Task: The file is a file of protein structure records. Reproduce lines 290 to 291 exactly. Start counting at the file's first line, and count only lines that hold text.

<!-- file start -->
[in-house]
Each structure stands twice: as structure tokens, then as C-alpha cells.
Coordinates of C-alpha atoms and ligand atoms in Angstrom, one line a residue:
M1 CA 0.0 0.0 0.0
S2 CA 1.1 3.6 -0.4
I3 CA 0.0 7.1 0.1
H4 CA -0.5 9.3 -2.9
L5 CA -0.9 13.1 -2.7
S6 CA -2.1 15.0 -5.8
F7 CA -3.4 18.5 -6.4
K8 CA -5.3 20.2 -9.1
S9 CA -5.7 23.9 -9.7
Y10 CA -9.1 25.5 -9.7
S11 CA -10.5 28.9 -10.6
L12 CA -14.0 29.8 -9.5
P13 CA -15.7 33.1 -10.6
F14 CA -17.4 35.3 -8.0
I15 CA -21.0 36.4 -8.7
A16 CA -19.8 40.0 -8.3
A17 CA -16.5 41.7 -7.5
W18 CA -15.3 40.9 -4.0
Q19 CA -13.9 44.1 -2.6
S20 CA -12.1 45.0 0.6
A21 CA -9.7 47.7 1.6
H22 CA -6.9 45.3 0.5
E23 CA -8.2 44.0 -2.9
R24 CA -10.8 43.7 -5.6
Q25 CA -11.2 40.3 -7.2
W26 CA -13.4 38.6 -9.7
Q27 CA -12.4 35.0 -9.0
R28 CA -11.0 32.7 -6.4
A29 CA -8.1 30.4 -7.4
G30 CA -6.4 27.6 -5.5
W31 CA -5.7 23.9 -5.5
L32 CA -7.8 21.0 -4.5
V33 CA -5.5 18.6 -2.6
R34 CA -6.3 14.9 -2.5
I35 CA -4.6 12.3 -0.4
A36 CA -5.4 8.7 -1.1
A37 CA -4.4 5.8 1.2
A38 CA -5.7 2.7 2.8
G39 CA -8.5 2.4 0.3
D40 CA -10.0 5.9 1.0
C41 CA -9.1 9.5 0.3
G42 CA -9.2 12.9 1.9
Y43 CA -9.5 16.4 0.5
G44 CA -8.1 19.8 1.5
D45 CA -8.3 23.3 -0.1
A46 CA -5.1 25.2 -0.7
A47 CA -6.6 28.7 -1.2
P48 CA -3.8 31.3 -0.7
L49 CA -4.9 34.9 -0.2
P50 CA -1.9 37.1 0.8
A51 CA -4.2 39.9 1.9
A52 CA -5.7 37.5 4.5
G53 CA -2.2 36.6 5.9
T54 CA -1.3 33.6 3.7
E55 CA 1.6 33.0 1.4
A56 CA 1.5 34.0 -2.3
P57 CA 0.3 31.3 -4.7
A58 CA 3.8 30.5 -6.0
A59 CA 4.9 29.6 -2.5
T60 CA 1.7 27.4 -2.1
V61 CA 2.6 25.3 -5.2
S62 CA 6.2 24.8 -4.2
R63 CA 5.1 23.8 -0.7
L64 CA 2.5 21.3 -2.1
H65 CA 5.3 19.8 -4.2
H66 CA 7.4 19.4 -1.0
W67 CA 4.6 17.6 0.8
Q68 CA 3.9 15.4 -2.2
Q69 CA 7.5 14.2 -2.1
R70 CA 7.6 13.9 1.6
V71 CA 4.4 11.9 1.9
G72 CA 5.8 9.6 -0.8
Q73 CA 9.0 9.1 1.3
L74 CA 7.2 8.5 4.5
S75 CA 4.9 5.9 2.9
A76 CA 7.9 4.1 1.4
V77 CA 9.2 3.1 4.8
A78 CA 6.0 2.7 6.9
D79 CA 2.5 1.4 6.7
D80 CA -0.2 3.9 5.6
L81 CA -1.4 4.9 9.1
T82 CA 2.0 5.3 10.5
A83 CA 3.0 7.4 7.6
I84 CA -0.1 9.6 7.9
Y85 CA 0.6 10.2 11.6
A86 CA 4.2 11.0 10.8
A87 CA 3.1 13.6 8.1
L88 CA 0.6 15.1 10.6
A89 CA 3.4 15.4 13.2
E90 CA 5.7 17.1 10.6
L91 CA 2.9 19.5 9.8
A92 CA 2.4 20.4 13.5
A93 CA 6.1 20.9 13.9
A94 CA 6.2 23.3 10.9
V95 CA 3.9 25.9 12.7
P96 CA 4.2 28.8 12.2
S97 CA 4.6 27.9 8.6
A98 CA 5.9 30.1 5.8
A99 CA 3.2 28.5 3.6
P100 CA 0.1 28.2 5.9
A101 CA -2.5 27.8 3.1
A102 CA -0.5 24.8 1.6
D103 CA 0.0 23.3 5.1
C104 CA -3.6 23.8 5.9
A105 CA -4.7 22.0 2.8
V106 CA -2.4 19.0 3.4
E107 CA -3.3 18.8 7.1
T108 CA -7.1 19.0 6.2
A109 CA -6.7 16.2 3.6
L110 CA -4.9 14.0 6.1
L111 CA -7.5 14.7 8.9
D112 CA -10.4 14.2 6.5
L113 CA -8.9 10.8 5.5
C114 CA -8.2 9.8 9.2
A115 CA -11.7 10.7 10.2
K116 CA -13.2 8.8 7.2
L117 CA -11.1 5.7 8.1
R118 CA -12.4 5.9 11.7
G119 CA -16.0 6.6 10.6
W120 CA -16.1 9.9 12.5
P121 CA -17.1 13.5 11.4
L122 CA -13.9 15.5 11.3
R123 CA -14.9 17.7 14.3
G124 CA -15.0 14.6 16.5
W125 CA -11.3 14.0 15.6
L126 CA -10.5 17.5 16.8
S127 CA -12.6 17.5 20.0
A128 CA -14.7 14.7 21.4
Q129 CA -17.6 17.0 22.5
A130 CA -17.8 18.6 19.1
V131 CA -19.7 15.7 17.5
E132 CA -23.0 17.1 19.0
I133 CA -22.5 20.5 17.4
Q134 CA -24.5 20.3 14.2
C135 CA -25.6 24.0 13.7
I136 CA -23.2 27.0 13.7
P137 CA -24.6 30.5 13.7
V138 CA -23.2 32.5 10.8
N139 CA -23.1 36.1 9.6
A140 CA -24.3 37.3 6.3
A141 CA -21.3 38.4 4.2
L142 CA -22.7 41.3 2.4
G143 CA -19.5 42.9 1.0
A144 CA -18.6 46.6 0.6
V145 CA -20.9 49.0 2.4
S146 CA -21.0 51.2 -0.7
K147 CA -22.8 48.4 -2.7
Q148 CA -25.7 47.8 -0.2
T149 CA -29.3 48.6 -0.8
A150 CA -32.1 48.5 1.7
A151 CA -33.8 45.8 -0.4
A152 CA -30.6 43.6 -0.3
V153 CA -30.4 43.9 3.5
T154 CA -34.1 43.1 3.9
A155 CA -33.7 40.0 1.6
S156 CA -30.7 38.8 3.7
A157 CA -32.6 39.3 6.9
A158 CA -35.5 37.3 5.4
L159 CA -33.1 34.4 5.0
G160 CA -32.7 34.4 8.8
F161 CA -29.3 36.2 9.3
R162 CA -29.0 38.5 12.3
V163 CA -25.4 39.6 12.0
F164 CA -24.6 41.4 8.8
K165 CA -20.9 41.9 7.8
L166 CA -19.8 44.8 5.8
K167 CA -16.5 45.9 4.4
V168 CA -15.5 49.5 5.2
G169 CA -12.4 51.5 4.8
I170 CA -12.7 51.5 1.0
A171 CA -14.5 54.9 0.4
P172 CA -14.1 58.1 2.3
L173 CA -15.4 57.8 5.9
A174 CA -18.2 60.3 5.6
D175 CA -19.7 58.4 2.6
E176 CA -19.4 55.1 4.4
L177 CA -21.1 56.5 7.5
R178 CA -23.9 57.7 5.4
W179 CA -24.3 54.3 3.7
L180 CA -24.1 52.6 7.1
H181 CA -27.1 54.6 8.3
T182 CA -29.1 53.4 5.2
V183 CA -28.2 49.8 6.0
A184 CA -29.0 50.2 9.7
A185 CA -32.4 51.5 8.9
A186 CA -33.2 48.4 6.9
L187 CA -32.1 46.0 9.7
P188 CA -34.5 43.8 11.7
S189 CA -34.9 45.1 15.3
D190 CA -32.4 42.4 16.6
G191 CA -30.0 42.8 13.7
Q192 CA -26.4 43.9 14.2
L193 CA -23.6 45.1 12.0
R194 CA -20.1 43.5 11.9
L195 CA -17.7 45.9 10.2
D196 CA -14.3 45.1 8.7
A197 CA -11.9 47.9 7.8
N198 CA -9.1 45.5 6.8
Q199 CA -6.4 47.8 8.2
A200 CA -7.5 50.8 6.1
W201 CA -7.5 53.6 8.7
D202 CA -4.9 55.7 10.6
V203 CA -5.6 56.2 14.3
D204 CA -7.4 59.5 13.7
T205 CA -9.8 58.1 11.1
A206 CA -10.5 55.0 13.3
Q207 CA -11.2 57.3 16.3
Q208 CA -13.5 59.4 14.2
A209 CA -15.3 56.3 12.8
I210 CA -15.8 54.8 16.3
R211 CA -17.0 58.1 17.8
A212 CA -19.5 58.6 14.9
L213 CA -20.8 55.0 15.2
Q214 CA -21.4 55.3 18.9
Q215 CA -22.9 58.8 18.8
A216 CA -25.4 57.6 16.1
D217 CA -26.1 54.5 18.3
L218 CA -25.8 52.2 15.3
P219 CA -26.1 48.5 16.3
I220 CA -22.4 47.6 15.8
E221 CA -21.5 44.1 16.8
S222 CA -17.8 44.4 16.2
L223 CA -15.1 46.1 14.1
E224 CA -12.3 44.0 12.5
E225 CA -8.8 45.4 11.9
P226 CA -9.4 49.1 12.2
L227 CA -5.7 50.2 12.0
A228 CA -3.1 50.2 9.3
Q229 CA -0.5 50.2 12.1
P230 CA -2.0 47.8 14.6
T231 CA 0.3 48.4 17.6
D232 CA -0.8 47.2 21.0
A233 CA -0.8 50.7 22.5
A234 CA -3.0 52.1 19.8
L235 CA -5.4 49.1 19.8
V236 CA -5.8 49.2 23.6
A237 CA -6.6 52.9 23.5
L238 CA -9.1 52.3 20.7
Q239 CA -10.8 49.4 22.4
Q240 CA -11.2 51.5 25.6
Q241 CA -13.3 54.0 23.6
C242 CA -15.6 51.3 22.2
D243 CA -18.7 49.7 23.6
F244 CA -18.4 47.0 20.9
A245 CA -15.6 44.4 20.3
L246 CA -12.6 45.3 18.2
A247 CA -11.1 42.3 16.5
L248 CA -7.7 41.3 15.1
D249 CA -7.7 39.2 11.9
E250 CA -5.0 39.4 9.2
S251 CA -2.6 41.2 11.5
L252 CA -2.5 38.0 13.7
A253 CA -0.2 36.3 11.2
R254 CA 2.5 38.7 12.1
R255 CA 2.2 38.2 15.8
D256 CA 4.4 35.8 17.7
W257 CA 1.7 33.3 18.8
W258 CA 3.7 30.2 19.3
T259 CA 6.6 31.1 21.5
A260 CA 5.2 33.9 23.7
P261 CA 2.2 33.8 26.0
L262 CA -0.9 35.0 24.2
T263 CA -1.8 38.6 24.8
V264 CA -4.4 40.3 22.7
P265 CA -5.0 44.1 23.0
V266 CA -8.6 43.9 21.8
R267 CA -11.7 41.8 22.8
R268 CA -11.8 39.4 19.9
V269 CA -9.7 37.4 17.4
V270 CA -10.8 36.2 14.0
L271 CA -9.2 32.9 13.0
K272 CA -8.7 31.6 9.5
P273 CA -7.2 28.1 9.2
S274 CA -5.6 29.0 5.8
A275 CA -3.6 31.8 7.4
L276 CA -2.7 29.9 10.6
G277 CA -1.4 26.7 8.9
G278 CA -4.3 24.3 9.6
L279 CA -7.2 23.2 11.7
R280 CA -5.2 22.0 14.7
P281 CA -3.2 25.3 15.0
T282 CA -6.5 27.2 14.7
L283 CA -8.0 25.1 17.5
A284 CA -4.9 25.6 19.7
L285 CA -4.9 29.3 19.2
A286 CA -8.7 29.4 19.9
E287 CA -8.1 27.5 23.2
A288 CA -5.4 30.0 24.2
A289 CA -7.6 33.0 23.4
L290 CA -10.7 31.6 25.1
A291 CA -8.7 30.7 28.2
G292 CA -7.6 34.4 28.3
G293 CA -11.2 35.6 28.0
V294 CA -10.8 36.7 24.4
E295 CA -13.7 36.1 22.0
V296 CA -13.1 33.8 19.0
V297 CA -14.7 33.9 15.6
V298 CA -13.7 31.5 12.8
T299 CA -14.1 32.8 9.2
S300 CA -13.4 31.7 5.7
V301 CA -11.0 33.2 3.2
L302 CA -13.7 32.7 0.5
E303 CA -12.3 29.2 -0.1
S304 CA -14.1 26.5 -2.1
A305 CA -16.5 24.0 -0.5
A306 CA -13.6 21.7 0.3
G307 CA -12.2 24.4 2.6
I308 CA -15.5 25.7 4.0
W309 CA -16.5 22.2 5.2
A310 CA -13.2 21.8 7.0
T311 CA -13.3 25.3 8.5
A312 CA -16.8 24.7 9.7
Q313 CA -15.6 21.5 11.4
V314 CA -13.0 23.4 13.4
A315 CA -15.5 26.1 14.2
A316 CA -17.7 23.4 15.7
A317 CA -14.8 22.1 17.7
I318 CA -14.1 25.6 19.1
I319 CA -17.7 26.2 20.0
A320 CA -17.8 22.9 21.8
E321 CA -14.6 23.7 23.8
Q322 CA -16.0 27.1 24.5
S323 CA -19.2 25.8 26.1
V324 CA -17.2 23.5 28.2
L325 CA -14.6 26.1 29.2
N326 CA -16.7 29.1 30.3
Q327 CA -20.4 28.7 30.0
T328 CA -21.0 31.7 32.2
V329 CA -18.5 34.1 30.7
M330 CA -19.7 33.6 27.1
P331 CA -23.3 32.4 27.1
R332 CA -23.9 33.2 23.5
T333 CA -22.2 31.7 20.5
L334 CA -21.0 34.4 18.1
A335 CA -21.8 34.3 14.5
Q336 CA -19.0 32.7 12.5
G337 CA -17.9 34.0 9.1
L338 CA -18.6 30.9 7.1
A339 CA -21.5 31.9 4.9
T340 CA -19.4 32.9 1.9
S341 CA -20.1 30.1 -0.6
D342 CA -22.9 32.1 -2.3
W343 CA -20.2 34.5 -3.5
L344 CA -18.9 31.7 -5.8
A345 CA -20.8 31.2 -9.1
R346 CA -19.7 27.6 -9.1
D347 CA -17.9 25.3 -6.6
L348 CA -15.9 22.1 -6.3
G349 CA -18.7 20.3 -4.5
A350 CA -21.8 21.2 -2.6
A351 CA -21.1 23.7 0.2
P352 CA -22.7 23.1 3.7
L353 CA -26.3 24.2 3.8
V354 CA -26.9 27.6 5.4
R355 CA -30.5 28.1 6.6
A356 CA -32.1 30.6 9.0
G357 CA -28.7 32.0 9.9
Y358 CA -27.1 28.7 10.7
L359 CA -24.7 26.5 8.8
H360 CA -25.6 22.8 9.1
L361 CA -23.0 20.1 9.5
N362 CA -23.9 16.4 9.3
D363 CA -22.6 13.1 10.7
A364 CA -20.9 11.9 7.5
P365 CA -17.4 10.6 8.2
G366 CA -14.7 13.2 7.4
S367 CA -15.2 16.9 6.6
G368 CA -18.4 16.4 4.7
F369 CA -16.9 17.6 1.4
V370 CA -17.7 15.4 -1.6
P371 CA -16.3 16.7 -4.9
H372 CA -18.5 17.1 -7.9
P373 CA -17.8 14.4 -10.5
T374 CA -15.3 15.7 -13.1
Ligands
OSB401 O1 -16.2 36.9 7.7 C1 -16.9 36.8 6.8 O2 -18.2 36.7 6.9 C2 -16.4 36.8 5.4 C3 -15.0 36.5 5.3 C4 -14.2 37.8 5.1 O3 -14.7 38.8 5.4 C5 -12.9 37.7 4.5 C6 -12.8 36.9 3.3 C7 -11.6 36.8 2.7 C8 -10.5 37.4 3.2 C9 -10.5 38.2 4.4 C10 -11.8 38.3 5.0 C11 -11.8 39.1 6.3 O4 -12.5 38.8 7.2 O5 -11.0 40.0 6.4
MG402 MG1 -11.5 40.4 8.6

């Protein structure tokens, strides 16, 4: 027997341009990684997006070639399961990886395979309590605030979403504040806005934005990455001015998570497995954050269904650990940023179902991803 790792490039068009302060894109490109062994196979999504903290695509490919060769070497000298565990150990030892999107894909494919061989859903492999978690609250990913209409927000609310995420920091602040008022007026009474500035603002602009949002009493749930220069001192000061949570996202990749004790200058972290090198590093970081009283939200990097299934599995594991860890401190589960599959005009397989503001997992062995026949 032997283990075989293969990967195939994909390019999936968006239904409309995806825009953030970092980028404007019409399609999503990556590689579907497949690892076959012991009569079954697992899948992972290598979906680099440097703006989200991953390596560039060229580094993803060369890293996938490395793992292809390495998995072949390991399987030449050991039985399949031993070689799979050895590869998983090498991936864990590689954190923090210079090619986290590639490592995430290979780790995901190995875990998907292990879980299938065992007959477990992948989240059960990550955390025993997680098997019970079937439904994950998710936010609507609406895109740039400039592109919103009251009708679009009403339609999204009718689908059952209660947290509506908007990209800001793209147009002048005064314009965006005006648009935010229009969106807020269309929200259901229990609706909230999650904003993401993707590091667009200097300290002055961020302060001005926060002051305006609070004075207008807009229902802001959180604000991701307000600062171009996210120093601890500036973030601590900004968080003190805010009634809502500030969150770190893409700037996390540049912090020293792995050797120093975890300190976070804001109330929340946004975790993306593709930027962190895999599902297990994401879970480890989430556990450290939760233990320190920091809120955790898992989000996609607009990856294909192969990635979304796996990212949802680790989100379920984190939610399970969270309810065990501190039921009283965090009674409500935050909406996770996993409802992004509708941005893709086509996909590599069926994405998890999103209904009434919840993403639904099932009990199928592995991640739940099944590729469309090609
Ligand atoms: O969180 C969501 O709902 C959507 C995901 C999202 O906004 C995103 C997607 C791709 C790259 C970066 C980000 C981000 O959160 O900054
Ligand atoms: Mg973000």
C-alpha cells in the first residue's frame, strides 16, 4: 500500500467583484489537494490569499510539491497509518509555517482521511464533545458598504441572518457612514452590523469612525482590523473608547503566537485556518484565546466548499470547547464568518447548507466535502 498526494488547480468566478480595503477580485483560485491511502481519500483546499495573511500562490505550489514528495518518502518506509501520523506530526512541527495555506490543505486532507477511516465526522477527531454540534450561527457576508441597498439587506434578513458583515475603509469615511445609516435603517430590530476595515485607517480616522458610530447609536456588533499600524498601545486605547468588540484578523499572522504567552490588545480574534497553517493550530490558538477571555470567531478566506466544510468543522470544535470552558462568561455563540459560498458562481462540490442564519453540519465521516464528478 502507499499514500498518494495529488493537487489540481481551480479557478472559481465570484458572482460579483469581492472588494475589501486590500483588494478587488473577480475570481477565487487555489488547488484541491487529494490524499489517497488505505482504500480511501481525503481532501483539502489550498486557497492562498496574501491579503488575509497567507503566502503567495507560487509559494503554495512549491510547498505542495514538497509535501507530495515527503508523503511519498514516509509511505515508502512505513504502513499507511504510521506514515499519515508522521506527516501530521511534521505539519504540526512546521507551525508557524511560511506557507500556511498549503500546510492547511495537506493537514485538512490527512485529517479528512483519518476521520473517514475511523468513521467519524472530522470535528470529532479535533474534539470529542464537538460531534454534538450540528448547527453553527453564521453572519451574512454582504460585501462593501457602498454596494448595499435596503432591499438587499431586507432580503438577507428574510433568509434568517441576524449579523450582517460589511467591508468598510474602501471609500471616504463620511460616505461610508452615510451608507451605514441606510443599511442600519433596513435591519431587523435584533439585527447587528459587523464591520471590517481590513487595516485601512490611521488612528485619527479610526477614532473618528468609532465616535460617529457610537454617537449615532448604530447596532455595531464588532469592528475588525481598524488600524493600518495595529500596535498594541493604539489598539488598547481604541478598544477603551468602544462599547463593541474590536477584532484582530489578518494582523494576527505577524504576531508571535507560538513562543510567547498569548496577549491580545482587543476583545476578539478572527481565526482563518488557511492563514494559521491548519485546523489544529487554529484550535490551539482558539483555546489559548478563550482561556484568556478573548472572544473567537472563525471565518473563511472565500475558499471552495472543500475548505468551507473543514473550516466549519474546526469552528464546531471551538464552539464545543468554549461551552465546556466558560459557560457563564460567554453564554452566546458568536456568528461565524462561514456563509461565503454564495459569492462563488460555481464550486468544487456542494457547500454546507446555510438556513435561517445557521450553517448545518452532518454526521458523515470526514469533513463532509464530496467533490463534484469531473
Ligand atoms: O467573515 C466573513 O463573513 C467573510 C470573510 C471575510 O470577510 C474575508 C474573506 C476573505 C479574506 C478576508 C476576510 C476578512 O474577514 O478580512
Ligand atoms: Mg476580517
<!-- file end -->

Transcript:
E287 CA -8.1 27.5 23.2
A288 CA -5.4 30.0 24.2